I've created a spell checker that reads through a text file and detects misspelled/not existing words and returns those words to the user.
The spell checker is working based on a trie data structure. This data structure allows me to search for words a lot faster than in comparison with a linked list (mapped)
How does the spell checker work?
The current version of the spell checker doesn't have a form of UI yet and has to be used from the command line. The user can run the following command: "./speller [text file]". Once the user entered the command in the command line the program will execute and print the misspelled words to the console.
The program's output
How does the spell checker work under the hood?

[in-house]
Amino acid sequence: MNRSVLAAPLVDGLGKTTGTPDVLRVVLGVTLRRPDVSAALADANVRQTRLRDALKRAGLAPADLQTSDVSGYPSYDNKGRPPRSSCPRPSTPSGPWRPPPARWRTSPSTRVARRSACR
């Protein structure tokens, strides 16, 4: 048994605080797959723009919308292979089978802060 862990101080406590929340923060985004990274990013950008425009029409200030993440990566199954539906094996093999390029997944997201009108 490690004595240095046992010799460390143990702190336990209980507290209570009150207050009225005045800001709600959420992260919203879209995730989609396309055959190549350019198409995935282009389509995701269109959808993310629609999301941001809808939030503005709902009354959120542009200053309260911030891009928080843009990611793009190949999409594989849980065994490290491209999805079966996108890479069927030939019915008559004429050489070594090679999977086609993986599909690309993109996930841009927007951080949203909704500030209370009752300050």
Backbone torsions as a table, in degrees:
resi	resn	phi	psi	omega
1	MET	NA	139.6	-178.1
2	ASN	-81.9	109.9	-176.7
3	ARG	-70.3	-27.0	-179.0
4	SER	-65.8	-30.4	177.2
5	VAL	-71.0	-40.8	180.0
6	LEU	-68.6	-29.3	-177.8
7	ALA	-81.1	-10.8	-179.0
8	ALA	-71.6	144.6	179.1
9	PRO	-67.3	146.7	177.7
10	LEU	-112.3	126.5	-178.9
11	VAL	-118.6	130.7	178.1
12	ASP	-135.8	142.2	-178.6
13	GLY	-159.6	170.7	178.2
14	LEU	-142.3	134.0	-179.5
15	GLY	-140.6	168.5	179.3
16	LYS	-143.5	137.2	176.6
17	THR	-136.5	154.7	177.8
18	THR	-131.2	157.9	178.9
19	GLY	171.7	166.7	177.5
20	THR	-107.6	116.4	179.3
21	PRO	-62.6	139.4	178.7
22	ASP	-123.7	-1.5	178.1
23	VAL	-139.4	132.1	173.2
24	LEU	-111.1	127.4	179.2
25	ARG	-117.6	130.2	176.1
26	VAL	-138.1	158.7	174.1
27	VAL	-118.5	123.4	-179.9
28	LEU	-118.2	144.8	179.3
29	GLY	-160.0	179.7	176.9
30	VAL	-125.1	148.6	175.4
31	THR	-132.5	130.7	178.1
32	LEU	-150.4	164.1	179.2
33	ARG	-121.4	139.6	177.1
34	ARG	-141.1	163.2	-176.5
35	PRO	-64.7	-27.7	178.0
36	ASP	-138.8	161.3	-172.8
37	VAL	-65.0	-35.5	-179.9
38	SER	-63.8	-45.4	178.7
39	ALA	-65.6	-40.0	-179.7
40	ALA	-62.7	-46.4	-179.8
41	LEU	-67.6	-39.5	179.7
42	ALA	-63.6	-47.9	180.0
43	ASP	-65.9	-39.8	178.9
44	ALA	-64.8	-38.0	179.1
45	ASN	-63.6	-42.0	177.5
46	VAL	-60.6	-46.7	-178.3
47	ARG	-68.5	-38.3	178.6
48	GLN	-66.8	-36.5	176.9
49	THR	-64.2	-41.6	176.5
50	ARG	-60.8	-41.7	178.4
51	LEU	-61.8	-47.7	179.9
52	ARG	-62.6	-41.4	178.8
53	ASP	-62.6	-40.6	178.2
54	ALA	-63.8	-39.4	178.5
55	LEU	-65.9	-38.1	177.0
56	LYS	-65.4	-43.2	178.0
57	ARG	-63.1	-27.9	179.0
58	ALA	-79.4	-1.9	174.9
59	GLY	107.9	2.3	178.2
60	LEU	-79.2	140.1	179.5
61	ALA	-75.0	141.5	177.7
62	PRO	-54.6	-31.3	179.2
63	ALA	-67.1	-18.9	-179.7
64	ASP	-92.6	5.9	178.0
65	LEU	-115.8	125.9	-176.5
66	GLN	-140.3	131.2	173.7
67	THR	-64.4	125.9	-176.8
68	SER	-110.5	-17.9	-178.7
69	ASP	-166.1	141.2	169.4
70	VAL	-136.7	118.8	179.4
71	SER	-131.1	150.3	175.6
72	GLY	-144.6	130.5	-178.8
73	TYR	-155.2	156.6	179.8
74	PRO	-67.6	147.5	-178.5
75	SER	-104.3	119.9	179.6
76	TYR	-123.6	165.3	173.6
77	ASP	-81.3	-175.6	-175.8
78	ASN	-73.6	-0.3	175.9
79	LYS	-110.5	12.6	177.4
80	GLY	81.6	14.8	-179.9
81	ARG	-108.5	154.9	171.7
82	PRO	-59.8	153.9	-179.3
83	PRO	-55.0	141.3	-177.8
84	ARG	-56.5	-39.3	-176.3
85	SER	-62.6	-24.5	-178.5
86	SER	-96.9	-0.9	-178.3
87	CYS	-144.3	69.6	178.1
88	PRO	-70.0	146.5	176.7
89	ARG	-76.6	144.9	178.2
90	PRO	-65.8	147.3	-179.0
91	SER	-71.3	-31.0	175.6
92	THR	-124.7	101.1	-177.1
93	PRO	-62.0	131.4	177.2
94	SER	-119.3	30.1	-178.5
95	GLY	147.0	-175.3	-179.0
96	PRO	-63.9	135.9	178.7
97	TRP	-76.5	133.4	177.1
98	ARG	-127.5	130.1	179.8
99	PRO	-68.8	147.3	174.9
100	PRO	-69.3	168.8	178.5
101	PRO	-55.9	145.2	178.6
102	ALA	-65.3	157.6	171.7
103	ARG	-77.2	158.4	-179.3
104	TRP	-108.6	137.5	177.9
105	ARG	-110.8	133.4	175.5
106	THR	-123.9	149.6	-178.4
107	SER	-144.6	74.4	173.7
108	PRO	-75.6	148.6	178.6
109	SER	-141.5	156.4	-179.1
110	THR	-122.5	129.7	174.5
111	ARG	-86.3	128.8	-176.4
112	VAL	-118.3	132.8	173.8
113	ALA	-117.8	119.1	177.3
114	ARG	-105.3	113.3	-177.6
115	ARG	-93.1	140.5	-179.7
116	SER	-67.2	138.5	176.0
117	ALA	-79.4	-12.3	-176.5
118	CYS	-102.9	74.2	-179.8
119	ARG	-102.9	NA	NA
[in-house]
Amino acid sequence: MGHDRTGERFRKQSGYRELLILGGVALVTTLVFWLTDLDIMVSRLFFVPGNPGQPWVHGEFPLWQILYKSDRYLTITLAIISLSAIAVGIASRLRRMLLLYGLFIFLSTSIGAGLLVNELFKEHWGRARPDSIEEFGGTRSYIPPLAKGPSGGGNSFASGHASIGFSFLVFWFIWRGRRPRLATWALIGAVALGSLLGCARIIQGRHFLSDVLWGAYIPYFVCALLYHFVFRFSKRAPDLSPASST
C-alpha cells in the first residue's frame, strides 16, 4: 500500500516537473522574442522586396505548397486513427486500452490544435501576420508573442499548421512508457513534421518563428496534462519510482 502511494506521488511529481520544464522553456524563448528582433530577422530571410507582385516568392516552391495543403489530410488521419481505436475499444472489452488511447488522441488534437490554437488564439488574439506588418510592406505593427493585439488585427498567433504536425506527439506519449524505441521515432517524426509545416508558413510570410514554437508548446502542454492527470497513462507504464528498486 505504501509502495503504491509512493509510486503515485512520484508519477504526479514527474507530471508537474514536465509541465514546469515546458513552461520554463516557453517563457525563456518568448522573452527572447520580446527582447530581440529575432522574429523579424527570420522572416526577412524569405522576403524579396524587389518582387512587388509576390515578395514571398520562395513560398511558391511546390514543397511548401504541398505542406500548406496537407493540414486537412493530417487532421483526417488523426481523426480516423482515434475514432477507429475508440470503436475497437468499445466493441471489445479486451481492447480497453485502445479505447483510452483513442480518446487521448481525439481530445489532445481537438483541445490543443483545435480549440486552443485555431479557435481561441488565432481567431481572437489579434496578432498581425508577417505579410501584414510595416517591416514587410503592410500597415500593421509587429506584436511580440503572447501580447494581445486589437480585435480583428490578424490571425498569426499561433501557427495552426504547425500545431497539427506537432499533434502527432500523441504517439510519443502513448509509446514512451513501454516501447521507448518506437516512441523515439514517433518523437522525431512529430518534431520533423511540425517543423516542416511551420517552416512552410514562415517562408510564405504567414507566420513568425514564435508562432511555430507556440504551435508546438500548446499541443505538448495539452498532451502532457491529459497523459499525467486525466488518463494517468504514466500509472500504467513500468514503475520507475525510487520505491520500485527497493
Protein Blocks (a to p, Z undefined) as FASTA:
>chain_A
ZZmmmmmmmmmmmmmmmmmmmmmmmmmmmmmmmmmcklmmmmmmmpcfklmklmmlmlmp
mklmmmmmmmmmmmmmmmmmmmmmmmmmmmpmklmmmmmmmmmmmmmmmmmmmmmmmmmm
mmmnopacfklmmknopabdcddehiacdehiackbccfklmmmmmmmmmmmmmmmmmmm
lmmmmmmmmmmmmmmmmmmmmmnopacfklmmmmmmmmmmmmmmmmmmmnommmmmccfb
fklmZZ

Once the spell checker starts execution it immediately executes the function that loads a dictionary into memory (as a trie). Once the dictionary has been loaded into memory successfully the program starts reading every word in the text file. For every valid word (the word can only contain alphabetic characters and apostrophe) that the program reads, it calls a check function that checks if the word is correct. The check function does this by searching the character combination of the current word in the trie. If the combination does not exist or the program has reached the end of the current word to check and the trie says it's not a word; then the program returns false(we let the main program know we've marked the word as misspelled). Once the program has read through the whole text file and printed all misspelled words to the console we start unloading the dictionary from the memory. This is done by a recursive function (code can be found at the bottom of this page).